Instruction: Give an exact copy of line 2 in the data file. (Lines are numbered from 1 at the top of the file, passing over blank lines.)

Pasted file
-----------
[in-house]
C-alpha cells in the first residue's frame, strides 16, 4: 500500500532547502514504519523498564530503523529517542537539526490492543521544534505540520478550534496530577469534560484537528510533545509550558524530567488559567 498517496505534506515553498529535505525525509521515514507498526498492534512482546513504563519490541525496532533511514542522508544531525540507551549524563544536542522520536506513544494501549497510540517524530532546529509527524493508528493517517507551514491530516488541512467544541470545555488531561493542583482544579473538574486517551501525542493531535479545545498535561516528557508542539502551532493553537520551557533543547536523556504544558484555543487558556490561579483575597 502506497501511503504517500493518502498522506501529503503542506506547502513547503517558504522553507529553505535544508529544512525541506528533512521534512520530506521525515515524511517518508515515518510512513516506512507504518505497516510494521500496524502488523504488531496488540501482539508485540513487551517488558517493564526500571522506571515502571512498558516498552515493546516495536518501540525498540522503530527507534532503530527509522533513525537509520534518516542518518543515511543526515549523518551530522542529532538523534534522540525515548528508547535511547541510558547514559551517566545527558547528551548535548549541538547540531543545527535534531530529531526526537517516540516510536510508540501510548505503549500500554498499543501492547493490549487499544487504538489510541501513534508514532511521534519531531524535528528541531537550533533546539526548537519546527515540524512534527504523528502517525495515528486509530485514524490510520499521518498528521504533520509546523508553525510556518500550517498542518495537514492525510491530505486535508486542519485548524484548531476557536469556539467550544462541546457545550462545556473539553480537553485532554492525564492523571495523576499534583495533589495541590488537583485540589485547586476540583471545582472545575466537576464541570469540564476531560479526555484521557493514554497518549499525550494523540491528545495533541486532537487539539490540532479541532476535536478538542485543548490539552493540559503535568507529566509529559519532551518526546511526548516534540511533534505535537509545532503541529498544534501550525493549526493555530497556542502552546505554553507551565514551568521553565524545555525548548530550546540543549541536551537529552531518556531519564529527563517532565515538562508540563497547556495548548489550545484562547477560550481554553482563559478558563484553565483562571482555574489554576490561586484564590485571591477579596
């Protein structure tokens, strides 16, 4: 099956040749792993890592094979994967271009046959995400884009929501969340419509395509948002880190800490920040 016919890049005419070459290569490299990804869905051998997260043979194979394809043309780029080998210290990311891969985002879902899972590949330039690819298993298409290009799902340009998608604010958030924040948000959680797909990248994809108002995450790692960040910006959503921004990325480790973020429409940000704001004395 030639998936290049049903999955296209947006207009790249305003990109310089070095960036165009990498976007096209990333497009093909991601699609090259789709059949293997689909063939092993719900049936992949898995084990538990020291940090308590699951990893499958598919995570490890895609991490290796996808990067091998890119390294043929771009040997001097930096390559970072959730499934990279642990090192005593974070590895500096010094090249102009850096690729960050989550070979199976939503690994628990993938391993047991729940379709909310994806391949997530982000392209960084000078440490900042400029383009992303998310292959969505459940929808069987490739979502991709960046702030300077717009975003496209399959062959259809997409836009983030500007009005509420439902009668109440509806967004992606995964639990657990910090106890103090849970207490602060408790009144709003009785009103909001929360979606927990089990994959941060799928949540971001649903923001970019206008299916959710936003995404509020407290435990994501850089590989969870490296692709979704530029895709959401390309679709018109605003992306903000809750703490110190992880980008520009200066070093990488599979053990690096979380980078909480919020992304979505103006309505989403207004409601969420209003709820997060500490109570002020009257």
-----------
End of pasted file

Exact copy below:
C-alpha cells in the first residue's frame, strides 16, 4: 500500500532547502514504519523498564530503523529517542537539526490492543521544534505540520478550534496530577469534560484537528510533545509550558524530567488559567 498517496505534506515553498529535505525525509521515514507498526498492534512482546513504563519490541525496532533511514542522508544531525540507551549524563544536542522520536506513544494501549497510540517524530532546529509527524493508528493517517507551514491530516488541512467544541470545555488531561493542583482544579473538574486517551501525542493531535479545545498535561516528557508542539502551532493553537520551557533543547536523556504544558484555543487558556490561579483575597 502506497501511503504517500493518502498522506501529503503542506506547502513547503517558504522553507529553505535544508529544512525541506528533512521534512520530506521525515515524511517518508515515518510512513516506512507504518505497516510494521500496524502488523504488531496488540501482539508485540513487551517488558517493564526500571522506571515502571512498558516498552515493546516495536518501540525498540522503530527507534532503530527509522533513525537509520534518516542518518543515511543526515549523518551530522542529532538523534534522540525515548528508547535511547541510558547514559551517566545527558547528551548535548549541538547540531543545527535534531530529531526526537517516540516510536510508540501510548505503549500500554498499543501492547493490549487499544487504538489510541501513534508514532511521534519531531524535528528541531537550533533546539526548537519546527515540524512534527504523528502517525495515528486509530485514524490510520499521518498528521504533520509546523508553525510556518500550517498542518495537514492525510491530505486535508486542519485548524484548531476557536469556539467550544462541546457545550462545556473539553480537553485532554492525564492523571495523576499534583495533589495541590488537583485540589485547586476540583471545582472545575466537576464541570469540564476531560479526555484521557493514554497518549499525550494523540491528545495533541486532537487539539490540532479541532476535536478538542485543548490539552493540559503535568507529566509529559519532551518526546511526548516534540511533534505535537509545532503541529498544534501550525493549526493555530497556542502552546505554553507551565514551568521553565524545555525548548530550546540543549541536551537529552531518556531519564529527563517532565515538562508540563497547556495548548489550545484562547477560550481554553482563559478558563484553565483562571482555574489554576490561586484564590485571591477579596